To whom it may concern,
I am writing to you today, regarding approval of a drug called SCENESSE® (afamelanotide) for the treatment of a condition called Erythropoietic Protoporphria (EPP) or simply Protoporphyria. My name is Hannah Chambers Bailey, and I am a practicing Registered Nurse. I would like to tell you my story and convey issues with which I have struggled, in hopes that you will consider taking the necessary actions to prevent others, both children and adults, from suffering in similar ways.
As a young girl, I was not unlike most other kids; I enjoyed playing outside, I was athletic, adventurous, and relished in all the things that made childhood fun. What my parents and I didn’t know was that all the time I spent outdoors was leading to substantial damage to my body, primarily, my liver and skin. There were numerous trips to the hospital for unexplainable, excruciating abdominal pain, elevated liver enzymes, skin rashes and photosensitivity, as well as an enlarged spleen. These medical issues, while not properly diagnosed, would continue to plague me throughout my adolescence and through the present day. It was only a few years ago that, after multiple appointments with countless specialists, I was told that I may have a rare disease called EPP. This diagnosis came in 2012, after I had undergone jaw surgery and was exposed to unfiltered operating lights for an extended period of time. In addition to this exposure, I experienced a substantial amount of blood loss, which served to exacerbate my issues.
Upon careful research and testing, my diagnosis of EPP was confirmed by Dr. Karl E. Anderson, at the University of Texas Medical Branch, one of the foremost Porphyria experts. At this time, all of the issues with which I have dealt began to make sense, as though someone started to put puzzle pieces together. Recently, the damage to my skin and liver, coupled with my ever growing photosensitivity and anemia are making it increasingly more difficult to do the things that make life normal. I can no longer leave my home to go outside unless I am wearing UV gloves that cover most of my arms, long sleeves, a large UV hat, large sunglasses, etc. This still doesn’t ensure that I will not suffer from the effects of the sun, it merely means the symptoms may be somewhat subdued (and that I will be very sweaty). Recently, at a work social function, my family and I attended festivities at Six Flags in Atlanta, GA. While the activities started around sunset, I was still forced to wear my UV hat, gloves, long sleeves and leggings to ensure proper coverage. Even with this UV coverage, I still felt the effects of my photosensitivity, though there was only a small window of time when there was any appreciable sunlight. I am a 42 year old woman, a decorated and accomplished nurse, and I am still being ridiculed at work, by my peers, for wearing UV gear at this function. Recently, at another Six Flags park, a young EPP patient was asked to leave the park or take of her UV gear. This is but one more example that serves to underscore the necessity to take action.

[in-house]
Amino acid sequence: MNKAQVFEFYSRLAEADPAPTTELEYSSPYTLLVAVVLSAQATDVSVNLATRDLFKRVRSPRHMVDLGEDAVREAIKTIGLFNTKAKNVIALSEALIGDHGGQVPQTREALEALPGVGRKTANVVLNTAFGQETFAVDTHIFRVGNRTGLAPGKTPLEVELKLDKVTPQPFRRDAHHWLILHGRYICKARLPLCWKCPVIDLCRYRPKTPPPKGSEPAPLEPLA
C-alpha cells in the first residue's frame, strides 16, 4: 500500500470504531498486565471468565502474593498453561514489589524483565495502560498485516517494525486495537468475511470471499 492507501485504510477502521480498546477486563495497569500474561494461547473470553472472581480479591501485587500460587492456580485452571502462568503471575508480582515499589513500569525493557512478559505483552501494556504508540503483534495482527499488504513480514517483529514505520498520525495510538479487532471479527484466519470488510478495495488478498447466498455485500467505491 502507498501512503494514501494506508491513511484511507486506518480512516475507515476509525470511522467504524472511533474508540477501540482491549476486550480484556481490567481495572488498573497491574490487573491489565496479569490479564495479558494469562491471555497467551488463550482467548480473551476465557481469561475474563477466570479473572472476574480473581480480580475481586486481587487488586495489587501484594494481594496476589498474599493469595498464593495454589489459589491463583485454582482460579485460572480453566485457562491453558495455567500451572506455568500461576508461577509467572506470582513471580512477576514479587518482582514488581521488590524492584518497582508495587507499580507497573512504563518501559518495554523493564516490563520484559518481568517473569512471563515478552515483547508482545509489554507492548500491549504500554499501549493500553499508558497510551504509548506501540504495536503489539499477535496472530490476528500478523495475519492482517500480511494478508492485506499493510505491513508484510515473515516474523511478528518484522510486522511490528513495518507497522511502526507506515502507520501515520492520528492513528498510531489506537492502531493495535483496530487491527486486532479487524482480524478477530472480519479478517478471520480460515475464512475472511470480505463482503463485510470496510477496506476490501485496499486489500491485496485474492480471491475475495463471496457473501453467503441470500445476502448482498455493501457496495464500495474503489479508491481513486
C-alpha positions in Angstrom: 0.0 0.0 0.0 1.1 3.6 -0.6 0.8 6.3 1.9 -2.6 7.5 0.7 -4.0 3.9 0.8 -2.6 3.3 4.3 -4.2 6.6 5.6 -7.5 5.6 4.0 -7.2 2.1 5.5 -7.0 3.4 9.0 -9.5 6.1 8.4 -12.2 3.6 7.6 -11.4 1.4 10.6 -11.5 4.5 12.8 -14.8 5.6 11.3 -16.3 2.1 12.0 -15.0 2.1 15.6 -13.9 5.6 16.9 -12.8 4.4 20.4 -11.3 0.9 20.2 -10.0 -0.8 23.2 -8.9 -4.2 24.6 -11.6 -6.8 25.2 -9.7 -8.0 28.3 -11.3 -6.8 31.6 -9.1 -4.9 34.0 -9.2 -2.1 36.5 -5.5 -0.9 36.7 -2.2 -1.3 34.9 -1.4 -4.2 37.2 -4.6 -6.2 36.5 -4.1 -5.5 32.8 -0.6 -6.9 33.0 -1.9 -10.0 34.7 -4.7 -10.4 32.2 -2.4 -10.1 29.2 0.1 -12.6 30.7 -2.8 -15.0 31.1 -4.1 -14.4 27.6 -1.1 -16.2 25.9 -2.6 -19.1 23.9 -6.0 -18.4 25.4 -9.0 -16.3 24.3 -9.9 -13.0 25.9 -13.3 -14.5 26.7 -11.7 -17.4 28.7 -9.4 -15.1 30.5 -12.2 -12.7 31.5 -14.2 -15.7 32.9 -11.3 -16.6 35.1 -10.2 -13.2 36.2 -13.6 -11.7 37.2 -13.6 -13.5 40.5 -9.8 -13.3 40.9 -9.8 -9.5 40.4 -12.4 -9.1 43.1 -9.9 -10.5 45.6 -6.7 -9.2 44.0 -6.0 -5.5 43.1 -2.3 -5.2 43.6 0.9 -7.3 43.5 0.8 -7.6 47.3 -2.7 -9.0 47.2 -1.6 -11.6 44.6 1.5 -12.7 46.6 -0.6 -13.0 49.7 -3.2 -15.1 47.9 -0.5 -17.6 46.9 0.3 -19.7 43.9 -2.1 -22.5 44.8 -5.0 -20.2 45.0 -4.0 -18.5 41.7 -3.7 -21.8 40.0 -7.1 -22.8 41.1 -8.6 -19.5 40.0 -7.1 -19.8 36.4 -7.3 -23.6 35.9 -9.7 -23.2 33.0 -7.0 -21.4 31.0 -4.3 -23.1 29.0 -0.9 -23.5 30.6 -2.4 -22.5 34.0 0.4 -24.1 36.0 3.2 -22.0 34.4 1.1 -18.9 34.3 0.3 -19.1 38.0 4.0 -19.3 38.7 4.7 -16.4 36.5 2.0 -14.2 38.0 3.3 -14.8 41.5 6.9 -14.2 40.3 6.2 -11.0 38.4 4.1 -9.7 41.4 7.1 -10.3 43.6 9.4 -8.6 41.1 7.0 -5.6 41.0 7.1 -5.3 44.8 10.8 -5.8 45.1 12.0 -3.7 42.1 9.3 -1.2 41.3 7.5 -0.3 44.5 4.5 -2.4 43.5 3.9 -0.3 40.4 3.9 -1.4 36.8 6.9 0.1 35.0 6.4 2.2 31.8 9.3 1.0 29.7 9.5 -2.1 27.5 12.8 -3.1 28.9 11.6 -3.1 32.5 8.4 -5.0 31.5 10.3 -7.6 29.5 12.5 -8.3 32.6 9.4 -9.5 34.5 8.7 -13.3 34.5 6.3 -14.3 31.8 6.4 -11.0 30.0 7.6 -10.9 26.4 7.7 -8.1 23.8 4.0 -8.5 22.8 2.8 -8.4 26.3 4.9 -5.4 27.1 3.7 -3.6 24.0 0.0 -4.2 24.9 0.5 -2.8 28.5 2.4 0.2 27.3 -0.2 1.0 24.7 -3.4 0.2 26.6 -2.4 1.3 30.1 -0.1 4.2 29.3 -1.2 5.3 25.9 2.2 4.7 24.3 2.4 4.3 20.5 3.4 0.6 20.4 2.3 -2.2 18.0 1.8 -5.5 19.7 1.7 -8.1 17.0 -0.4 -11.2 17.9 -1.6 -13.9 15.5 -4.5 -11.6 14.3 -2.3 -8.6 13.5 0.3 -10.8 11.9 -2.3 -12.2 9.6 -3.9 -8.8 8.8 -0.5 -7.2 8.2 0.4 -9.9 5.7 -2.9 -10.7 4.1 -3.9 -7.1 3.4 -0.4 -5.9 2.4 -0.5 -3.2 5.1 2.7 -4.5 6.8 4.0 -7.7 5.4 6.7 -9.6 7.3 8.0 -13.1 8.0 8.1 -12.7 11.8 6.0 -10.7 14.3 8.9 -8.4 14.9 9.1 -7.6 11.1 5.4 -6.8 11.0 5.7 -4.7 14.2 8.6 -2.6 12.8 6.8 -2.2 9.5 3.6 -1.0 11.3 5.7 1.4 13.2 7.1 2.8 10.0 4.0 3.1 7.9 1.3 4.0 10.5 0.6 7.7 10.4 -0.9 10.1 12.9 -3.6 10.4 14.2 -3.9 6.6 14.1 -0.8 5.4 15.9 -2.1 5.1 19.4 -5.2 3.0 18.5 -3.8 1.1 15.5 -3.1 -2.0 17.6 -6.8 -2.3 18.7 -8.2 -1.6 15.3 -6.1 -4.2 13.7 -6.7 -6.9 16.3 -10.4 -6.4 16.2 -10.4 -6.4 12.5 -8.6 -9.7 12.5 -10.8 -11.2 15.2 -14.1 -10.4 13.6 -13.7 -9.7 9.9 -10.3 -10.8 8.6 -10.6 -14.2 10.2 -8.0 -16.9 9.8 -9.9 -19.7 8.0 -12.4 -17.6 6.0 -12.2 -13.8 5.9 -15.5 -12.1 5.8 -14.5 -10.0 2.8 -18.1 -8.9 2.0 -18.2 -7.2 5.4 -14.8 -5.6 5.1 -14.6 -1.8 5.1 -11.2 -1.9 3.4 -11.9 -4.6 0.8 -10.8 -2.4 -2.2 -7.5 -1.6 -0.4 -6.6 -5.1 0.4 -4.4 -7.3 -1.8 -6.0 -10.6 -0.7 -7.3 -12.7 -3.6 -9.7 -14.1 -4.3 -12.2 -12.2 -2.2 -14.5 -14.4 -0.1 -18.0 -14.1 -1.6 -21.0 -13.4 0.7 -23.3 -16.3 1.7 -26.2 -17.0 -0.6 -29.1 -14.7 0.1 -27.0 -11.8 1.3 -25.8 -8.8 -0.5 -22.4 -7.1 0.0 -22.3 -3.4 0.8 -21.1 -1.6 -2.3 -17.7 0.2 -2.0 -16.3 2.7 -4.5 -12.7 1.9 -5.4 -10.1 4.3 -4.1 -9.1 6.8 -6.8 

Most recently, my career has begun to suffer; while I am still able to satisfactorily perform all of my duties as a RN, I am finding it more and more difficult to recover from working too many 12 hour shifts in a row under the harsh lighting. I have asked my management to allow me to have a few days break between my shifts (we work 3 12 hour days per week), this request has been met with considerable pushback. I now must wear UV protective gear during my shifts at work, due to the copious amounts of fluorescent lighting used at the hospital. While the ADA allows for this request to be fulfilled, it seems that my management would rather not deal with making necessary adjustments to accommodate my condition, no matter how small those adjustments may be.